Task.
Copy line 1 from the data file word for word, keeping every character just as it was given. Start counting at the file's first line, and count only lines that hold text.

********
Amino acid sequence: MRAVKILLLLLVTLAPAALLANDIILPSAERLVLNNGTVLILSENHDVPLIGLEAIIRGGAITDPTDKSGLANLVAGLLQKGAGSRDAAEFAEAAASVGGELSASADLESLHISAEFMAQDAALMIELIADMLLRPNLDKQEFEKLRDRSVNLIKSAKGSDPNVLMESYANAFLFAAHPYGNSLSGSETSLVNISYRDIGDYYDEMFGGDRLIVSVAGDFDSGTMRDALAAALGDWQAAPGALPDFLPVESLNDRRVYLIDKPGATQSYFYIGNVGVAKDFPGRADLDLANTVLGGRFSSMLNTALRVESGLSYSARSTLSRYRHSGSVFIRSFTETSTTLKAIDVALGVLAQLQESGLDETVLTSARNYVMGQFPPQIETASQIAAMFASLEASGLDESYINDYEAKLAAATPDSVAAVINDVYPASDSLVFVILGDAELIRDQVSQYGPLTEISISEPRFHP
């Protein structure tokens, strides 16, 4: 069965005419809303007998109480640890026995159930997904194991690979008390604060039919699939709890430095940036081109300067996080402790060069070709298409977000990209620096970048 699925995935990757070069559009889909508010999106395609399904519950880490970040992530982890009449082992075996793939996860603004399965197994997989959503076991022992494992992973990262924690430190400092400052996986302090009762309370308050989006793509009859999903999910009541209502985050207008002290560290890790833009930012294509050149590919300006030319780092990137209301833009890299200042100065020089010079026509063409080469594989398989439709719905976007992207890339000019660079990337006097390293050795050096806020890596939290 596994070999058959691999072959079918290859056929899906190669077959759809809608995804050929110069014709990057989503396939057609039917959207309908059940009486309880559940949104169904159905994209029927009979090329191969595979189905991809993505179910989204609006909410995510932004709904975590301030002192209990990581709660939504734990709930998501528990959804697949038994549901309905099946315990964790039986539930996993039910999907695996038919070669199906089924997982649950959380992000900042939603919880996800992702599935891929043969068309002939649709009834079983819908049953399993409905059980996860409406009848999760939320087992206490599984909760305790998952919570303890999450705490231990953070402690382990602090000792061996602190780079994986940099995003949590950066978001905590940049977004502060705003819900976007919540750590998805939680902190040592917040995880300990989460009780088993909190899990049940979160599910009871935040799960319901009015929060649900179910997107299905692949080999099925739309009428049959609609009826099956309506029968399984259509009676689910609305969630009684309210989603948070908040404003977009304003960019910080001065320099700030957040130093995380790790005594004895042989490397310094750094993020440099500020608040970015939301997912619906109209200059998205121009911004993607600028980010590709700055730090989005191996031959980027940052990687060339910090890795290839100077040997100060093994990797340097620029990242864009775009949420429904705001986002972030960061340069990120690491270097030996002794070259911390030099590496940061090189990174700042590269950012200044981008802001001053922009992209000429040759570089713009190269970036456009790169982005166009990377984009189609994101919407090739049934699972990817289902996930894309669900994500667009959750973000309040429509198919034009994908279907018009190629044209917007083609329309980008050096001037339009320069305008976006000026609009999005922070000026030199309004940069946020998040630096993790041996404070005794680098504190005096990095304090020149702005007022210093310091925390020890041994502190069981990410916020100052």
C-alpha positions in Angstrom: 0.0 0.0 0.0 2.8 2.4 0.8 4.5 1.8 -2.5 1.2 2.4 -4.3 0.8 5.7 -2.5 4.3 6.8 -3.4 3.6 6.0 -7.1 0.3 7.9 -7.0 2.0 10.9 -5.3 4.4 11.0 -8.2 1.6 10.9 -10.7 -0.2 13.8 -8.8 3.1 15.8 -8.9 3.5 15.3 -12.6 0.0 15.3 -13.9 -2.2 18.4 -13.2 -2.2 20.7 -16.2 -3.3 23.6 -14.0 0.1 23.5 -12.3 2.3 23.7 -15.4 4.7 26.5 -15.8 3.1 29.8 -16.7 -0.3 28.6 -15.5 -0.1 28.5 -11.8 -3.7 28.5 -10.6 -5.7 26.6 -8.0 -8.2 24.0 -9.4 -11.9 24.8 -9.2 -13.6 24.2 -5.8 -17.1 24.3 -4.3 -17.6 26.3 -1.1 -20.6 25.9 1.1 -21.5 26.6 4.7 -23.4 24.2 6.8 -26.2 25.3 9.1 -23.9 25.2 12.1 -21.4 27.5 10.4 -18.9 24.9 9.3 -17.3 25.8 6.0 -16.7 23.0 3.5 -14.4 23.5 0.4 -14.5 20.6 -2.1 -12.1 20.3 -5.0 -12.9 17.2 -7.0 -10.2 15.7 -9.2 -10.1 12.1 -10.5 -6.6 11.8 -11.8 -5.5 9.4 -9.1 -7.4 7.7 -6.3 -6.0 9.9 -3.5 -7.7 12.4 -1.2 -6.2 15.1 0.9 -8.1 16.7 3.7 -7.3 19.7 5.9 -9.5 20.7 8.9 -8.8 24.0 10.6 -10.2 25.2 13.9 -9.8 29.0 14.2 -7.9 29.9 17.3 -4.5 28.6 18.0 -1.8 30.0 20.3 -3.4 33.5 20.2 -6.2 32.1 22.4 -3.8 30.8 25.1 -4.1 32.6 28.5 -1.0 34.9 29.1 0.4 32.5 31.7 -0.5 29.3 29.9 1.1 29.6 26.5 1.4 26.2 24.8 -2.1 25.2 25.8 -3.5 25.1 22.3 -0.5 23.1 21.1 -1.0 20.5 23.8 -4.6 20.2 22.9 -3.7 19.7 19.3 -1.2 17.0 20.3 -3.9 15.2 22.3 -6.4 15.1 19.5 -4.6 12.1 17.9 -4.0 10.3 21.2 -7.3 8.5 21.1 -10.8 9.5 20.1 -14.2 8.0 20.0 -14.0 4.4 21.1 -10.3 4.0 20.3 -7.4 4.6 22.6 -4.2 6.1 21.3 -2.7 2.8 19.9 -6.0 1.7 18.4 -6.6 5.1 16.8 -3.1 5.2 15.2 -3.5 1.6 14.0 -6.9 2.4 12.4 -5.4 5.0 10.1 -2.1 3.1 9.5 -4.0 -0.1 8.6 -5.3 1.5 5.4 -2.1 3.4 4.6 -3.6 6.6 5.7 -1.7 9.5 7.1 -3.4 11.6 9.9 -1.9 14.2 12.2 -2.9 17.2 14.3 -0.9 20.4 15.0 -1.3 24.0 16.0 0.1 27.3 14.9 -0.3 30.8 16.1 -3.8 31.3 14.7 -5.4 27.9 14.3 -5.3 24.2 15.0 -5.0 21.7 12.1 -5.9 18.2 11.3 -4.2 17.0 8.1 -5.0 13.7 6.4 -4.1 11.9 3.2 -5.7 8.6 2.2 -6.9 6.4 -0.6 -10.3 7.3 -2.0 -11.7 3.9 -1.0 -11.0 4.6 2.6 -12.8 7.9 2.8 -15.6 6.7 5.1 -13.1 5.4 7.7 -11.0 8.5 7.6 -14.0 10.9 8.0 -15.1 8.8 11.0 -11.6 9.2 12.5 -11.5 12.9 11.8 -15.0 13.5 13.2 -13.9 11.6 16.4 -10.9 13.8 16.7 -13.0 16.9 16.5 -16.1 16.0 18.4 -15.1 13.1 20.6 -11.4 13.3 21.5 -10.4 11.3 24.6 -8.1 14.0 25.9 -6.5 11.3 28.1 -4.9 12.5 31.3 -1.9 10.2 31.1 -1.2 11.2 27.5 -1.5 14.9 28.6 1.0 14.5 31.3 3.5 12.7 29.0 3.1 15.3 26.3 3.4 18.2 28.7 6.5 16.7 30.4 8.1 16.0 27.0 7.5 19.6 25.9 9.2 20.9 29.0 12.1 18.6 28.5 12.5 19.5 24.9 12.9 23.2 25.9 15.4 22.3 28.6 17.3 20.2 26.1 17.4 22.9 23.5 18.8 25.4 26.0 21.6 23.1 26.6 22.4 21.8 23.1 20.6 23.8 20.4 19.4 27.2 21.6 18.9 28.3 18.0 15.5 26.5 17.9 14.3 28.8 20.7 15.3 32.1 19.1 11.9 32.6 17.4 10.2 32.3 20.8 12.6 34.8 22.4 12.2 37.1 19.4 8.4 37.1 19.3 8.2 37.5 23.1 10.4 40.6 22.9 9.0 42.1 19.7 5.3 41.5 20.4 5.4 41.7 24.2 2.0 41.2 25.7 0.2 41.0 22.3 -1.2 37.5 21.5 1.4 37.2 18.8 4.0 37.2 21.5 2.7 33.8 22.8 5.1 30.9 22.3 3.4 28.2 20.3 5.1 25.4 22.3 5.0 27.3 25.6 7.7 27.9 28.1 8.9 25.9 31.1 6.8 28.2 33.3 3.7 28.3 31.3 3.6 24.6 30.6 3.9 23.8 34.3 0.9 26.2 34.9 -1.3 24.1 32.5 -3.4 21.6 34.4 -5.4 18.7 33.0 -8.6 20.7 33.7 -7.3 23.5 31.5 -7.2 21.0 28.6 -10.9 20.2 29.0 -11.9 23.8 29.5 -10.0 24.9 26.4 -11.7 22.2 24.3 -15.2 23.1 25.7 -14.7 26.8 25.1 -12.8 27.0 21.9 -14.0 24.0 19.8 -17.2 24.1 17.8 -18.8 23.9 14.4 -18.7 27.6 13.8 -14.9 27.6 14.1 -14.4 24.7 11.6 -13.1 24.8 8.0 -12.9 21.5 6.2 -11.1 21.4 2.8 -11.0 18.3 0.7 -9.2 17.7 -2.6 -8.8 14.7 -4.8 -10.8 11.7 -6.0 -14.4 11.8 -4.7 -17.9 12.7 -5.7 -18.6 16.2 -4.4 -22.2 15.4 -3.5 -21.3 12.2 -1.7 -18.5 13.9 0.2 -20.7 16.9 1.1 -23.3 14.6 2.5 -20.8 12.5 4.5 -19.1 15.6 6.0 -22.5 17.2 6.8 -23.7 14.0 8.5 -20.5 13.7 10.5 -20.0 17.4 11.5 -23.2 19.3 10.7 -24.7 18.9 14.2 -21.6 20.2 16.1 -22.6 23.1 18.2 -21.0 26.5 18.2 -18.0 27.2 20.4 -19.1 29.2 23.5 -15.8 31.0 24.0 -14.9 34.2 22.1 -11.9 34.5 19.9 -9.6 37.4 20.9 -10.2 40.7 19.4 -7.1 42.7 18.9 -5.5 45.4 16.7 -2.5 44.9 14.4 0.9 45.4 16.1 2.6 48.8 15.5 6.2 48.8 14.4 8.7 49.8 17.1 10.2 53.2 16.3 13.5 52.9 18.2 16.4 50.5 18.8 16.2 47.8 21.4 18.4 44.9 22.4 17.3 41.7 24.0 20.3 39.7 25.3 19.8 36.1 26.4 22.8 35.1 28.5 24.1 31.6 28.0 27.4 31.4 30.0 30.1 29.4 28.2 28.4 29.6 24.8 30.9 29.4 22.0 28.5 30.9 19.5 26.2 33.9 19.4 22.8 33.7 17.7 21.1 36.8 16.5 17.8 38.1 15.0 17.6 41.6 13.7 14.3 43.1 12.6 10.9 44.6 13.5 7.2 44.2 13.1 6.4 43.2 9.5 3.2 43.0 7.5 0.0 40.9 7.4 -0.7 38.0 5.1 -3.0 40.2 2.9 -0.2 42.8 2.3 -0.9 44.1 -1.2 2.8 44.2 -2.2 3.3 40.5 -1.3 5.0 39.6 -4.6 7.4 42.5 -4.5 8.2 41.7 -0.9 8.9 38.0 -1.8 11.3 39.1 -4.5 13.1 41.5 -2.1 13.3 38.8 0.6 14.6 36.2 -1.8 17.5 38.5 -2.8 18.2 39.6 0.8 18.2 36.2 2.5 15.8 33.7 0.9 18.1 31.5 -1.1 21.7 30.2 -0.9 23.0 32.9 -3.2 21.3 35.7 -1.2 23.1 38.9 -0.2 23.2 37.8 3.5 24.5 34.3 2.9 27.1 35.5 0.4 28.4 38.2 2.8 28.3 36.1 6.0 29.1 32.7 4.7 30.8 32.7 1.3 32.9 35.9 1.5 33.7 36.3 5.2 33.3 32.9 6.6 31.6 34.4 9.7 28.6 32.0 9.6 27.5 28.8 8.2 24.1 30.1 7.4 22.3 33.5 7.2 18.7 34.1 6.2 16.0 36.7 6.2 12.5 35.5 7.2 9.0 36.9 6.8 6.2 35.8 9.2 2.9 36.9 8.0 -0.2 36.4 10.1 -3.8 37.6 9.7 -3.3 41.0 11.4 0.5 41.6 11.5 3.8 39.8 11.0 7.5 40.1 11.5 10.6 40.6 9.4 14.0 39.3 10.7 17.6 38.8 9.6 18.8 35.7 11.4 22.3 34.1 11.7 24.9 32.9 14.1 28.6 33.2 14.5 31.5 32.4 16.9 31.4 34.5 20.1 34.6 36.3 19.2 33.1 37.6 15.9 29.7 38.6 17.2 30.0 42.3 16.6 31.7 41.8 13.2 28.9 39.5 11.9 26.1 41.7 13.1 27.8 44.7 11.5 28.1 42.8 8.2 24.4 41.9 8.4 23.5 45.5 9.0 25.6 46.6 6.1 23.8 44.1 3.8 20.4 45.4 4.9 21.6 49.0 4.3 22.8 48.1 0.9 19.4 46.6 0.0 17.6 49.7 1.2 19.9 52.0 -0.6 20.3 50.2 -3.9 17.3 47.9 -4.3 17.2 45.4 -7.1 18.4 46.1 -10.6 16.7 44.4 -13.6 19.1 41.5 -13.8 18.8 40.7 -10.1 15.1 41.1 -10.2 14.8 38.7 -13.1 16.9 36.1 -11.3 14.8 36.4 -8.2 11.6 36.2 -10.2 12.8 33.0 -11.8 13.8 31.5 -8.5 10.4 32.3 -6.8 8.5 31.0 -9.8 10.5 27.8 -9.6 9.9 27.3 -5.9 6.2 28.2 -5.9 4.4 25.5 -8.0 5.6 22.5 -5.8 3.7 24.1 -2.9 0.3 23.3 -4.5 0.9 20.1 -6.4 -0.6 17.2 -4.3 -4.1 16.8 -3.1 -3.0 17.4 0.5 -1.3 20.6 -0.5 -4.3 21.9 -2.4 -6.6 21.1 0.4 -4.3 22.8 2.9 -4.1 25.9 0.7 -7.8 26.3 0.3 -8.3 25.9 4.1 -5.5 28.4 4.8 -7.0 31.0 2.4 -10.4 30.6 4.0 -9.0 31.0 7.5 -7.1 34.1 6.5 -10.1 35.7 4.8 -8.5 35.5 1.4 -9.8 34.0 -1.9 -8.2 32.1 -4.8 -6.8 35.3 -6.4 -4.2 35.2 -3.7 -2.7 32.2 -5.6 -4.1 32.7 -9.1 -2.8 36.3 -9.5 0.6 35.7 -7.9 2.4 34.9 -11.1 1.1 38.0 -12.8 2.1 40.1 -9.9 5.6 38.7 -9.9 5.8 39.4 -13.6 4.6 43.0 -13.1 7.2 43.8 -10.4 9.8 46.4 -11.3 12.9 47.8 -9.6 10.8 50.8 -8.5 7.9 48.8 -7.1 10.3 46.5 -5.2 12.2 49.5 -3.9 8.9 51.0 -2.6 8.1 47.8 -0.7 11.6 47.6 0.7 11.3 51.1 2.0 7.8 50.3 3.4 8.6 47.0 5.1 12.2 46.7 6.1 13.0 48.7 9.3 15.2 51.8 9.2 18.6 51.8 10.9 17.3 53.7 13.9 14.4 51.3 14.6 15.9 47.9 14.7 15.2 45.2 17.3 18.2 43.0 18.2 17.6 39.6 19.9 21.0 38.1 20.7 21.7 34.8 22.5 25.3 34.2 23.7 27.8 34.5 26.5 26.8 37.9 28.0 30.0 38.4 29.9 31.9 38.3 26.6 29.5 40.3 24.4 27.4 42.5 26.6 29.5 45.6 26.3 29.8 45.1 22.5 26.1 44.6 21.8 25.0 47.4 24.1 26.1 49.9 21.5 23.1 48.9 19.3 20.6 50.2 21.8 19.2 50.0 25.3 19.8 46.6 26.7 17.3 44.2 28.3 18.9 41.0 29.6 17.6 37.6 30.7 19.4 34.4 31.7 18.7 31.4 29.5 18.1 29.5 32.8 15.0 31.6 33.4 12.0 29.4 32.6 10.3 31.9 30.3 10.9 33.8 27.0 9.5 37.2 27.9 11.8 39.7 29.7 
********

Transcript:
Amino acid sequence: MRAVKILLLLLVTLAPAALLANDIILPSAERLVLNNGTVLILSENHDVPLIGLEAIIRGGAITDPTDKSGLANLVAGLLQKGAGSRDAAEFAEAAASVGGELSASADLESLHISAEFMAQDAALMIELIADMLLRPNLDKQEFEKLRDRSVNLIKSAKGSDPNVLMESYANAFLFAAHPYGNSLSGSETSLVNISYRDIGDYYDEMFGGDRLIVSVAGDFDSGTMRDALAAALGDWQAAPGALPDFLPVESLNDRRVYLIDKPGATQSYFYIGNVGVAKDFPGRADLDLANTVLGGRFSSMLNTALRVESGLSYSARSTLSRYRHSGSVFIRSFTETSTTLKAIDVALGVLAQLQESGLDETVLTSARNYVMGQFPPQIETASQIAAMFASLEASGLDESYINDYEAKLAAATPDSVAAVINDVYPASDSLVFVILGDAELIRDQVSQYGPLTEISISEPRFHP